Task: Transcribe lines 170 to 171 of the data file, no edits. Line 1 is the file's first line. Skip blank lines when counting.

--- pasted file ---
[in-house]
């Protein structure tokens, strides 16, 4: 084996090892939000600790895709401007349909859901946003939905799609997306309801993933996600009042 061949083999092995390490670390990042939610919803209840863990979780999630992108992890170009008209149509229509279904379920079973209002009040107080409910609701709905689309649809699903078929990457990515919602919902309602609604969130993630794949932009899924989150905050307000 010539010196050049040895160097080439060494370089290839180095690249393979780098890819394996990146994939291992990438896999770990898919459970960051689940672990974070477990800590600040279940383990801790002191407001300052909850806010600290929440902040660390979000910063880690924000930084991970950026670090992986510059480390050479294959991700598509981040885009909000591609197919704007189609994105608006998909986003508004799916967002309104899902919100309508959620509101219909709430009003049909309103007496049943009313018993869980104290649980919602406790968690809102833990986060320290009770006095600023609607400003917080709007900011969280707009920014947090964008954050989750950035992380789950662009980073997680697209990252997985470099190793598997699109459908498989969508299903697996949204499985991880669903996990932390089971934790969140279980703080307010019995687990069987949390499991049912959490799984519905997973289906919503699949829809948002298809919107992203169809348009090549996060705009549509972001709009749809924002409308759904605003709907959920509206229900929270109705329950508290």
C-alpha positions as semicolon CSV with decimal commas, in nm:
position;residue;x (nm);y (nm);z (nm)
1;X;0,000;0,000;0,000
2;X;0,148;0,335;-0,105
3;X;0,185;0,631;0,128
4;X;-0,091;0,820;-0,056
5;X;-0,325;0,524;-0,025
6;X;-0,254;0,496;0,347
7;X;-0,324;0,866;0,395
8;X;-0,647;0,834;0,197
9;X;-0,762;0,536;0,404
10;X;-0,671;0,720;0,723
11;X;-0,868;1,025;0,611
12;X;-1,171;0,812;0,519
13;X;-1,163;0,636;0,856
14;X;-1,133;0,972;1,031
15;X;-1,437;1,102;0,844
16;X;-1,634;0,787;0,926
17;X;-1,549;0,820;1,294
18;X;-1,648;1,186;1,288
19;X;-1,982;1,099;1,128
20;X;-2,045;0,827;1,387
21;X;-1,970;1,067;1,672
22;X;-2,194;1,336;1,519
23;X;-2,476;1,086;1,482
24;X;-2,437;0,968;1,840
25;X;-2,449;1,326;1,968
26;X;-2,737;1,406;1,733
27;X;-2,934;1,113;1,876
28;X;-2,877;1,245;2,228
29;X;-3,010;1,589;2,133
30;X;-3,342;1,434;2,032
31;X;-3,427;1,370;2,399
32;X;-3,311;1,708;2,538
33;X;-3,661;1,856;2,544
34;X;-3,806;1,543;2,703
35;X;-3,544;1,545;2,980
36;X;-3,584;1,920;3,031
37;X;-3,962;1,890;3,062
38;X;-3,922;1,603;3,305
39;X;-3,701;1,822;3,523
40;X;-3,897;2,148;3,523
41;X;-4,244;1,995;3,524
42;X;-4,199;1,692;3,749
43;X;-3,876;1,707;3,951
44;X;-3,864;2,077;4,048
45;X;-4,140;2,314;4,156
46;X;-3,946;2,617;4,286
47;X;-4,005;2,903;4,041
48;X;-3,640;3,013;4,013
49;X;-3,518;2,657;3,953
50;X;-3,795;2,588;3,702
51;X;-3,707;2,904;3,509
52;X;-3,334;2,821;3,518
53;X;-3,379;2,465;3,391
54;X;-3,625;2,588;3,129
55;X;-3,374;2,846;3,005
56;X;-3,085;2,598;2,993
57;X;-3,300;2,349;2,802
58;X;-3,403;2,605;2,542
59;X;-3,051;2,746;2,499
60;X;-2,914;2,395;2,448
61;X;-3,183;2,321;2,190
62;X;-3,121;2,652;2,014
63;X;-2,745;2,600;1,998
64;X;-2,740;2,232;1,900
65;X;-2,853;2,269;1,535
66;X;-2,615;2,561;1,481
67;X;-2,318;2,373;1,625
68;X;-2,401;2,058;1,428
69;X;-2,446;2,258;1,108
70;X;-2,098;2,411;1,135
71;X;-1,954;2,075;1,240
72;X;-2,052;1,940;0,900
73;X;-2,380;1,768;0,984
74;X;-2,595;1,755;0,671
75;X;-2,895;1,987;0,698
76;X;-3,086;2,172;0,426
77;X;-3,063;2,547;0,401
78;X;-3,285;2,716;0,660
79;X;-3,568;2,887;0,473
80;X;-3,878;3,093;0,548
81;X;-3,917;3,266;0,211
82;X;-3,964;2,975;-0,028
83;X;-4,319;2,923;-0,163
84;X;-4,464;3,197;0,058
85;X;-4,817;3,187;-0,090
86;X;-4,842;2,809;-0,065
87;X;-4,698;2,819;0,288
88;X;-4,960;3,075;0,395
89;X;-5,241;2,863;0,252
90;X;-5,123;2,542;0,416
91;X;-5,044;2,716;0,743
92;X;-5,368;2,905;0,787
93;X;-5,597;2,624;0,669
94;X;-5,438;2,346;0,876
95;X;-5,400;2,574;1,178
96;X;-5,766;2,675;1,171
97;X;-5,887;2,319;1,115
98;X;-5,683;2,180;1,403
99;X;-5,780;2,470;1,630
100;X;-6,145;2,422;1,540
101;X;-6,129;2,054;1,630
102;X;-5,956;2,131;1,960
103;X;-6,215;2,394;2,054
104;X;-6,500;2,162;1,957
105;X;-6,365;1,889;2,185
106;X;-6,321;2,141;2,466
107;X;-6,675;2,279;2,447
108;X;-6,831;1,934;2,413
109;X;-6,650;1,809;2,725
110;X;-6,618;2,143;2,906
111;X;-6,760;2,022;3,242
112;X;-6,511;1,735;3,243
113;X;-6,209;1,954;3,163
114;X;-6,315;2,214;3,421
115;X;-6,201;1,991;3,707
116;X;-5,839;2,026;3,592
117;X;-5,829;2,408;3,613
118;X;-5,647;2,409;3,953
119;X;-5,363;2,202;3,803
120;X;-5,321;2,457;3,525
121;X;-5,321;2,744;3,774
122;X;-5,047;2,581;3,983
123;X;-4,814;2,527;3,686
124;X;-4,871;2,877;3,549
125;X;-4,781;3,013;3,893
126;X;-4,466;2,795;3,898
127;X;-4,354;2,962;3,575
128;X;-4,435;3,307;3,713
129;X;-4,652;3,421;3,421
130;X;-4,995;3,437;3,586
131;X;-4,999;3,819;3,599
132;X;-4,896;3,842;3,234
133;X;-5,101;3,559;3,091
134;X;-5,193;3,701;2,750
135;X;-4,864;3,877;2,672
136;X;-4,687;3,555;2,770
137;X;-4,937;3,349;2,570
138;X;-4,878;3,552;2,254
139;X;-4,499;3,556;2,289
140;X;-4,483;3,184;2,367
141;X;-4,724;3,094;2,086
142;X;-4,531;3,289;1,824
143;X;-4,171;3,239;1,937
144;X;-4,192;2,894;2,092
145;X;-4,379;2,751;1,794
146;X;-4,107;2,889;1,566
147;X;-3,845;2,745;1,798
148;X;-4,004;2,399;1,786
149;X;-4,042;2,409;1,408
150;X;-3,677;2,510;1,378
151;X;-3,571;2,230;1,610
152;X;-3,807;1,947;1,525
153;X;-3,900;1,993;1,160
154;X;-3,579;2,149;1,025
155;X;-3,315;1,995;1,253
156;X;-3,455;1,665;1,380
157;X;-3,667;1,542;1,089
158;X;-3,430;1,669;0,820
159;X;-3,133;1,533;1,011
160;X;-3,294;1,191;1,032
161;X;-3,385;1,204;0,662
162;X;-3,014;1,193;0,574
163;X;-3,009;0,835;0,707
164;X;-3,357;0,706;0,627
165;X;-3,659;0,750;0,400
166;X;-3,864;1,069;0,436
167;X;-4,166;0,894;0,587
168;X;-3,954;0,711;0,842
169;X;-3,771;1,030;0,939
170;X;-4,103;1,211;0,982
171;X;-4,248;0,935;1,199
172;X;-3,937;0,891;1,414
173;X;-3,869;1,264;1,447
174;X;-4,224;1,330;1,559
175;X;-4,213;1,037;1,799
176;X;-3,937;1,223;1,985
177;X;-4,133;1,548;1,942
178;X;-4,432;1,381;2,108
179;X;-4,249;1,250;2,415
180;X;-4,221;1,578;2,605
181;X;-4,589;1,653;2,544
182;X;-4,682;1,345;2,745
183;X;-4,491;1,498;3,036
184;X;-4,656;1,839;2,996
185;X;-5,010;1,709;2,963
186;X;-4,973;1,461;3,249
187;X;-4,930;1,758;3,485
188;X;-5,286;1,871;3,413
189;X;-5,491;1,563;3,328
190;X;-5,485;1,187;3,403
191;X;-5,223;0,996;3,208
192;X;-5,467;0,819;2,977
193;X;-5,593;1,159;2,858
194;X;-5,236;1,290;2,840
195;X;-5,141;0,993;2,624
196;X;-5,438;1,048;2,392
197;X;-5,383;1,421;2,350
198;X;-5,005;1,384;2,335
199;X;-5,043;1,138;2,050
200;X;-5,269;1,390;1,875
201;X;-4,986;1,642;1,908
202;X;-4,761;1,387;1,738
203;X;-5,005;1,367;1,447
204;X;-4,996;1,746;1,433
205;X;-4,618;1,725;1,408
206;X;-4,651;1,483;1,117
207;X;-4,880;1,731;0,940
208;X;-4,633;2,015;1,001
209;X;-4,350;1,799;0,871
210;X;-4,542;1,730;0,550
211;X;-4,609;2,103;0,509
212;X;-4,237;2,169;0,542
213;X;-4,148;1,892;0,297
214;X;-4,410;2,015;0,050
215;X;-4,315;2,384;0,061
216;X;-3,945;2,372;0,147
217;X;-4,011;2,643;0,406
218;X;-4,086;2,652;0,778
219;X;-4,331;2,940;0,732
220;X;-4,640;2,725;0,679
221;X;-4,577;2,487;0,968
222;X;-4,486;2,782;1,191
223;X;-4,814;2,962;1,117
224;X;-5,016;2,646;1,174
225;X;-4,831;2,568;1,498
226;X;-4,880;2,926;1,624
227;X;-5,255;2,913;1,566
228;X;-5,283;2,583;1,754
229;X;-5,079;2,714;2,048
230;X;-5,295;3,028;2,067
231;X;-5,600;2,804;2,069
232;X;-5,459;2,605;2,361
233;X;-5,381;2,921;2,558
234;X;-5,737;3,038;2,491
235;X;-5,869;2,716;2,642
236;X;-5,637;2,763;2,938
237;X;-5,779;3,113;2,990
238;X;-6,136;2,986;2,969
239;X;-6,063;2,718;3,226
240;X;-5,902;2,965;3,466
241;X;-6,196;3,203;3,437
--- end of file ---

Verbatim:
166;X;-3,864;1,069;0,436
167;X;-4,166;0,894;0,587